Digital River Runs into Potomac

e-Commerce services provider targets business-to-government market

Minneapolis  June 13, 2001  Online e-commerce services provider Digital River has announced that it is expanding into the business-to-government (B2G) market, allowing the company's clients to sell their products to government entities and agencies over the Internet.

In an announcement, Digital River, which creates and hosts e-commerce sites for companies ranging from software provider Symantec to bowling ball kingpin Brunswick, said it will make its initial entrance into the B2G market by focusing on its current software and digital commerce clients.

The move comes at a time when federal agencies reportedly are increasing their purchases of off-the-shelf software packages. Research firm Gartner Dataquest, for example, estimates total spending in this category will rise from $6.4 billion in 2000 to $9.65 billion by 2005, an annual growth rate of 8.5 percent.

Digital River wants its share of that growing pie, according to Joel Ronning, Digital River's CEO. "Our e-commerce experience and research supports Gartner's market opportunity estimates," Ronning said.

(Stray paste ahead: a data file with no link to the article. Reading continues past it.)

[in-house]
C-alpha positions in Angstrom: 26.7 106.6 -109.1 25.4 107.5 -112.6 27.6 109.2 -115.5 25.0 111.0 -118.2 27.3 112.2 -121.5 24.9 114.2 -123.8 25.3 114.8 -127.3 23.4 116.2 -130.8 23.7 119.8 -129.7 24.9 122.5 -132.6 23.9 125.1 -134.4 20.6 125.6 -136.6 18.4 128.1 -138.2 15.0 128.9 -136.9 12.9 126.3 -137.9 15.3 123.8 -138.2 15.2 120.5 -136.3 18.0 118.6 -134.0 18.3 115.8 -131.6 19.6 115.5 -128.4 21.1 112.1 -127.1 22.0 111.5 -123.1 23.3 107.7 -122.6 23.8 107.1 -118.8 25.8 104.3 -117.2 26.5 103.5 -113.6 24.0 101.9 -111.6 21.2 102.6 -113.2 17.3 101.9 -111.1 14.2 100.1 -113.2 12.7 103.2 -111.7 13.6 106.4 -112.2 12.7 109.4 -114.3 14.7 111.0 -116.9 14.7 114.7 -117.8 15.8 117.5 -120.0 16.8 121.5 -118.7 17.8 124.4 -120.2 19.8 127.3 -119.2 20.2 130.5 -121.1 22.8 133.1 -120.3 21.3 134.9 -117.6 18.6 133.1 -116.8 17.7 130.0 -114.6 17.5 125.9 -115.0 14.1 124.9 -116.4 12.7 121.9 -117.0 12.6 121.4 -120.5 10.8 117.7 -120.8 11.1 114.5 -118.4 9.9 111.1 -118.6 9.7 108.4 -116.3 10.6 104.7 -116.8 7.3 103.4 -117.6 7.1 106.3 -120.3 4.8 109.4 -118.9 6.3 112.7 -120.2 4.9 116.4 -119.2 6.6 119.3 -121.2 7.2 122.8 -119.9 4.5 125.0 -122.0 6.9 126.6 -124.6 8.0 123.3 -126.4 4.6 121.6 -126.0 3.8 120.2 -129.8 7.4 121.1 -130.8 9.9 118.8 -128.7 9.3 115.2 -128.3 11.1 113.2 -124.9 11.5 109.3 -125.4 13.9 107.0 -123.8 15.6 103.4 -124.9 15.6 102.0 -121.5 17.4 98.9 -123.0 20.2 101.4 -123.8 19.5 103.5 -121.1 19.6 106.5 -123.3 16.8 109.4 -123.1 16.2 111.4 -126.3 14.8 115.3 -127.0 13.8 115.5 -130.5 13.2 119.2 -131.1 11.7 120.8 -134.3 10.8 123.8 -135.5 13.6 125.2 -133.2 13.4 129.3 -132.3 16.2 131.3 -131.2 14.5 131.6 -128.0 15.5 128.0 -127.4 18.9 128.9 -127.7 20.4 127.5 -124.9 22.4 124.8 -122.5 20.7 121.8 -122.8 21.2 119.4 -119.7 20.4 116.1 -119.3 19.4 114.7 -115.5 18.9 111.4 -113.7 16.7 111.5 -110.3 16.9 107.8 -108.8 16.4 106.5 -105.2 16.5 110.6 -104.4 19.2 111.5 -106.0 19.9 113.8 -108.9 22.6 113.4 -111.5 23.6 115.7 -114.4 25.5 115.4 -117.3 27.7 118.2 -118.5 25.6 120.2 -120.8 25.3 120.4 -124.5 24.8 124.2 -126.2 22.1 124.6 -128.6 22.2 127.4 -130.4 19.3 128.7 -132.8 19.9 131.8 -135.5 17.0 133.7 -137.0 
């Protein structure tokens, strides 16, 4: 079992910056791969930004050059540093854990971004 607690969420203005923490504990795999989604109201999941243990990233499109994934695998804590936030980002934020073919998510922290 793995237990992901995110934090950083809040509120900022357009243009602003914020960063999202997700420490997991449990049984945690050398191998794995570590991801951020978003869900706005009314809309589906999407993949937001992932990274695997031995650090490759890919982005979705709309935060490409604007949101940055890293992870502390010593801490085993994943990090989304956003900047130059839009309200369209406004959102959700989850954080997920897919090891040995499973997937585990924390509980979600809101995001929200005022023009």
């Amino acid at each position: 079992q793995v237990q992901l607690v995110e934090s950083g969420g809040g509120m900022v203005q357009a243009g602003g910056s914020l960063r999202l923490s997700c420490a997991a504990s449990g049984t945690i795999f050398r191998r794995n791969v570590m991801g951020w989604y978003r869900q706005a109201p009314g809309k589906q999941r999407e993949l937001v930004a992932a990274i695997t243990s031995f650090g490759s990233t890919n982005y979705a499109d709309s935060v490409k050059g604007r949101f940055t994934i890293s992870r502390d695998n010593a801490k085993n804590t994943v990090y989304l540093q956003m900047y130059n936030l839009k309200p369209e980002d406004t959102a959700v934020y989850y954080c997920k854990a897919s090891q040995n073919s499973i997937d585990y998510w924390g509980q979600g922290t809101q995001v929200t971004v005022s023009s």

The first Digital River client to announce its government strategy is Tiny Software, a provider of router and firewall software solutions for small to midsize networks. Tiny's president and CEO, Roman Kasan, said his company would give up its previous system for selling to the government and hand the operation over to Digital River. "By having Digital River concentrate on its core e-commerce competency, we are able to focus on our core competency: developing firewall solutions," Kasan said.

To support its B2G initiative, Digital River plans to make use of the existing features of its e-commerce system, including physical and digital product fulfillment, online purchase orders, electronic license management and volume licensing.

Digital River also said its systems will allow government clients to identify, validate and protect different levels of discounts, as well as perform verification and screening protection to support e-procurement and other B2B complexities.

Companies can use the Digital River system to sell products to the government once they have received appropriate government approval via a blanket purchase agreement, government-wide acquisition contract or General Services Administration compliance.